Quality: 4 out of 5
Trip-O-Meter: 4.5 out of 5
Bill Holt's Dreamies is a strange creature indeed, created without any real hope for an audience and flush with experimentation. The story here is that Holt was a 9-to-5 salaryman who simply snapped a little and used this as his escape valve somewhere in the suburbs of Philadelphia (Delaware to be specific). The album is very much a home recording project with Mr. Holt using only an Ovation acoustic guitar, a Moog Sonix Six synth, and a whole mess of found sound.
The main reference point here are the more psychedelic works of the Beatles, but in a very sideways manner. There is a serious music concrete asthetic as work here, much like on the White Album's often derided (but I consider great) "Revolution #9." In what must be direct reference to that track, Holt has entitled the two sides of the album Program Ten and Program Eleven. Especially Program Ten, there is a little more musical thrust here as Holt penned a few simple Lennon-esque acoustic folk tracks that drift through the waves of sound.
It's the construction of the album that pushes Dreamies past ordinary into the realm of being possibly great. Holt's songs, while recalling Lennon, are not notable in their own right, even though they are pleasant. Program Ten's "song" floats on with the same four strummed chords and some trippy lyrics. Synth blasts and the strange sonic disruptions slowly mold and vary the sound of the track. Although they would come much later, much of this makes me think of a very stripped down folk-infused Olivia Tremor Control.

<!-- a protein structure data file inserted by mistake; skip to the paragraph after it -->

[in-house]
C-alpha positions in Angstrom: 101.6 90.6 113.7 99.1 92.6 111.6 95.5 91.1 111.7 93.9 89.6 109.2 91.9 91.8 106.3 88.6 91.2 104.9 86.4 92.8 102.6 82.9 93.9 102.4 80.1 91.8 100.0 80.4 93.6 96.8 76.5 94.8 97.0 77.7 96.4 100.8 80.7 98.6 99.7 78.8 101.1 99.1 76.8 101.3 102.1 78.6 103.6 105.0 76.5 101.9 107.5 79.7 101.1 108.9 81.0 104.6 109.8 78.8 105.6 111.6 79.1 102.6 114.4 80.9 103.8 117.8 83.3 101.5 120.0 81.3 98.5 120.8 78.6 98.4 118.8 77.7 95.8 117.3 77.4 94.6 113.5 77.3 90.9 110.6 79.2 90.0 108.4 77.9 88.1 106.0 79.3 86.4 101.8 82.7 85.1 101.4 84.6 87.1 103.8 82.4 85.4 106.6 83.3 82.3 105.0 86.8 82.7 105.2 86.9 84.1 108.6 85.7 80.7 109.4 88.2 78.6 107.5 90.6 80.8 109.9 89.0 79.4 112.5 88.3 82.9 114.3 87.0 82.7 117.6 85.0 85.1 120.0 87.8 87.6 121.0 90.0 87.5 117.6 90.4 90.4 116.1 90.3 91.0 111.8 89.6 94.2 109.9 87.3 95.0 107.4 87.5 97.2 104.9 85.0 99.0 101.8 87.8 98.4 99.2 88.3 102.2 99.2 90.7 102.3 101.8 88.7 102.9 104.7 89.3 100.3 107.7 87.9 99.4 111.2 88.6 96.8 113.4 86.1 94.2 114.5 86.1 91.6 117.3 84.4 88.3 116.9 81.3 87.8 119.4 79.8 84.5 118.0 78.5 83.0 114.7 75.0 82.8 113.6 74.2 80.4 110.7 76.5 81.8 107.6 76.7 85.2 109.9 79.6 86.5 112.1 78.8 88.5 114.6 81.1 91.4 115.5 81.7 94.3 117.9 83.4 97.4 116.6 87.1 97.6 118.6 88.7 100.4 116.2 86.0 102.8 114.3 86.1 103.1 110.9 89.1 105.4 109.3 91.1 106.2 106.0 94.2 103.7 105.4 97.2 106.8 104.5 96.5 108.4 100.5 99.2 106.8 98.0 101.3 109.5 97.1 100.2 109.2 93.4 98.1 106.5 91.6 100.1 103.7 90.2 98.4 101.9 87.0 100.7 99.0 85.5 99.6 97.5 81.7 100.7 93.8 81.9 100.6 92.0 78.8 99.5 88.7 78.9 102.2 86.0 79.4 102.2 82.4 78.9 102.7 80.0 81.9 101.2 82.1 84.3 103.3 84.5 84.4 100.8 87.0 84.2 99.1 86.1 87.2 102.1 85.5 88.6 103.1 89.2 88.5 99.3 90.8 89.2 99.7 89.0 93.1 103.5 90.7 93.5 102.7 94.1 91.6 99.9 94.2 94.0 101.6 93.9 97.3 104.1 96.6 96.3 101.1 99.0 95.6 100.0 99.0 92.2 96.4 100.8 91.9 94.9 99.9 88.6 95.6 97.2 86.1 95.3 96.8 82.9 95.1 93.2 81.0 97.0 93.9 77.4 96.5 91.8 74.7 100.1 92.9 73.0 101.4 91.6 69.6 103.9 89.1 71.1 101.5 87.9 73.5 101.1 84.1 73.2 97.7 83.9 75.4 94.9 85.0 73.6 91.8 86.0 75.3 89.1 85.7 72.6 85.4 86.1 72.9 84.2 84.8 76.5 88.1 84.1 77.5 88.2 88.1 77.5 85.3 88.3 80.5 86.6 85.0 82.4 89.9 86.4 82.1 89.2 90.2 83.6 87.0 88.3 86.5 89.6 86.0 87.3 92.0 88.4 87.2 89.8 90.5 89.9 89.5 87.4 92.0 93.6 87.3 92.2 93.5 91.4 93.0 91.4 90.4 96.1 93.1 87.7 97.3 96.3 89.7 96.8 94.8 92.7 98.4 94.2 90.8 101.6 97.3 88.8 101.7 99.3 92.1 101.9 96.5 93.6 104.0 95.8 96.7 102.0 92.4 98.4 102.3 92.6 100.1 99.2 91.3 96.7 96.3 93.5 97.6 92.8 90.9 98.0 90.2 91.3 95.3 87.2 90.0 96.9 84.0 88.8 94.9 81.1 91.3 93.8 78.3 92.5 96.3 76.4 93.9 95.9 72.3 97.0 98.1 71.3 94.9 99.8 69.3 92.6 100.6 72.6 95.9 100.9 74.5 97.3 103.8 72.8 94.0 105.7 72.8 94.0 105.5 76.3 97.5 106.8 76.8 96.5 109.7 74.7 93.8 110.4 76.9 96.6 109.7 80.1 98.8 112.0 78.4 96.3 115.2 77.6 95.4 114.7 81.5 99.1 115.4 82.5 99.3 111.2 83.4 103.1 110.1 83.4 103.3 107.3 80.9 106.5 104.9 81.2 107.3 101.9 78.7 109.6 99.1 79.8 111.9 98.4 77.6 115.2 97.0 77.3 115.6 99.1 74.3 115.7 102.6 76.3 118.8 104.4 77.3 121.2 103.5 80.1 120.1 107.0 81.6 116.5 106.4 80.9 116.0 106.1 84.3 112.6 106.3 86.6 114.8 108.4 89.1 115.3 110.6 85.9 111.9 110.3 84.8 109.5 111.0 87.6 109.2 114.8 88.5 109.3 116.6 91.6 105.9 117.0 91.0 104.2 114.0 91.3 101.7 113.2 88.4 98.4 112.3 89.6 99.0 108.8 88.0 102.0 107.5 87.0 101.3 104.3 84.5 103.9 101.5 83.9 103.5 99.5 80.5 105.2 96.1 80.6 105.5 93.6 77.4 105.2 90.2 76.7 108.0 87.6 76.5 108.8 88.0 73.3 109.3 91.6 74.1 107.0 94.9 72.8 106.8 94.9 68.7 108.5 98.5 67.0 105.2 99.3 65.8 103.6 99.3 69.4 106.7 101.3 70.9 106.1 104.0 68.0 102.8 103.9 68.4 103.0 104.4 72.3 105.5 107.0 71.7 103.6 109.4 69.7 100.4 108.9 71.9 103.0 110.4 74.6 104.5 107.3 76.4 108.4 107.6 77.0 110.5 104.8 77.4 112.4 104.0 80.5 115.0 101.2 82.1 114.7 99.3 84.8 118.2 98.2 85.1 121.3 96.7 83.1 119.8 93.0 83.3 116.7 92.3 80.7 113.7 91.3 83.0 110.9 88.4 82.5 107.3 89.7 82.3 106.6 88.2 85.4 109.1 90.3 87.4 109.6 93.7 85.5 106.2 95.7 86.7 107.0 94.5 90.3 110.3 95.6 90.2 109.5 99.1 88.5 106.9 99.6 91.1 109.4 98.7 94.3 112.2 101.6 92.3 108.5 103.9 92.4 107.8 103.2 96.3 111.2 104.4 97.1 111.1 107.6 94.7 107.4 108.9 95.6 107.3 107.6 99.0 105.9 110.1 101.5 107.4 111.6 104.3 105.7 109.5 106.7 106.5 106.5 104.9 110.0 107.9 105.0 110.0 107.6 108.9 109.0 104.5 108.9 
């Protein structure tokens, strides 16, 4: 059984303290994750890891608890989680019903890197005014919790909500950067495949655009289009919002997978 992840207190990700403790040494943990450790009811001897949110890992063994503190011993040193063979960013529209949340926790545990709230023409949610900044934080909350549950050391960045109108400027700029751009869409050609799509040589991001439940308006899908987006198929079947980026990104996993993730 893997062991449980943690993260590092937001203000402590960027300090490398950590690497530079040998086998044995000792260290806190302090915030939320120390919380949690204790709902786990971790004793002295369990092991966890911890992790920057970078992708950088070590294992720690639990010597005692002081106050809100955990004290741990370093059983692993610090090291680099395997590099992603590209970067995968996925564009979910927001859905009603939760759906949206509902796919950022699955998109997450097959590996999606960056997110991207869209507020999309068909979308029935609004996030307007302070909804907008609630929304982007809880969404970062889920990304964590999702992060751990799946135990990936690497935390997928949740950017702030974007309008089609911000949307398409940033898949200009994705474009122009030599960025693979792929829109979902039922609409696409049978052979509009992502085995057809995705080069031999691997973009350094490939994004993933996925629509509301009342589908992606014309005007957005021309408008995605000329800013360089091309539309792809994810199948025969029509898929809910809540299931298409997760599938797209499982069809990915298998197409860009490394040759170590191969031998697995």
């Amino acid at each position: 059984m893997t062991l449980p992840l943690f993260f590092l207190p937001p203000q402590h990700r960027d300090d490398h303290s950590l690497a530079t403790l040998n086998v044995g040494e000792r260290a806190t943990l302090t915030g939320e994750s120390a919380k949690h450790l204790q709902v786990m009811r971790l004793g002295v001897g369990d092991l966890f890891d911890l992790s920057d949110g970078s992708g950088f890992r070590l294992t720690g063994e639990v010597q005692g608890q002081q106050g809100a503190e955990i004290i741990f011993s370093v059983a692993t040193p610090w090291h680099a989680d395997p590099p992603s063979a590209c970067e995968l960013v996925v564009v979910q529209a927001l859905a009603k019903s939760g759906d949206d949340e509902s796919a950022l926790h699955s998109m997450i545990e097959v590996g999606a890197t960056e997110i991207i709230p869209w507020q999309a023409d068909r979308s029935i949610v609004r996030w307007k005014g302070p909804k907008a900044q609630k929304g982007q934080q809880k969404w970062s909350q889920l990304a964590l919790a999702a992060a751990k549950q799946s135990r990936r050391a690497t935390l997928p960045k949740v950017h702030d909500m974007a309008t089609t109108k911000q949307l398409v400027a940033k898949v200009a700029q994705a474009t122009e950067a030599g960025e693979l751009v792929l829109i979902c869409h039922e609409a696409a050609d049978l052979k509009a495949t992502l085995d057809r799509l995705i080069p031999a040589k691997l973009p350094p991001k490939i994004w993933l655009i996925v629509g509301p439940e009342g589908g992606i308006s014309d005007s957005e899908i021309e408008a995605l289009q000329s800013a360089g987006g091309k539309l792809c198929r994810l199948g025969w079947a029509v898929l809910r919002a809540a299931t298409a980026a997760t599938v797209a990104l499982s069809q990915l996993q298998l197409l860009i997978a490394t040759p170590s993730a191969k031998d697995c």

Thus, the main attraction here is really the disembodied radio voices (including reports of moon launches and boxing matches), environmental sounds, and the alien presence of the very analog sounding Sonic Six. In fact, on Program Eleven there is much less presence of anything resembling a conventional song as Holt pushes his muse into a swirling pit of found sound.
This is the sort of album that the listener can simply float downstream with, or focus more intently to appreciate the sound construction. It's wildly experimental, although retaining just enough of a popular touch that is remains accessible. At best it's testament of the common man to latch on to inspiration and create something innovative and new. After hearing Dreamies, no musician really has an excuse not to at least try and record something. Maybe someone will still play it 23 years down the line.
Bill Holt - 1974 - Dreamies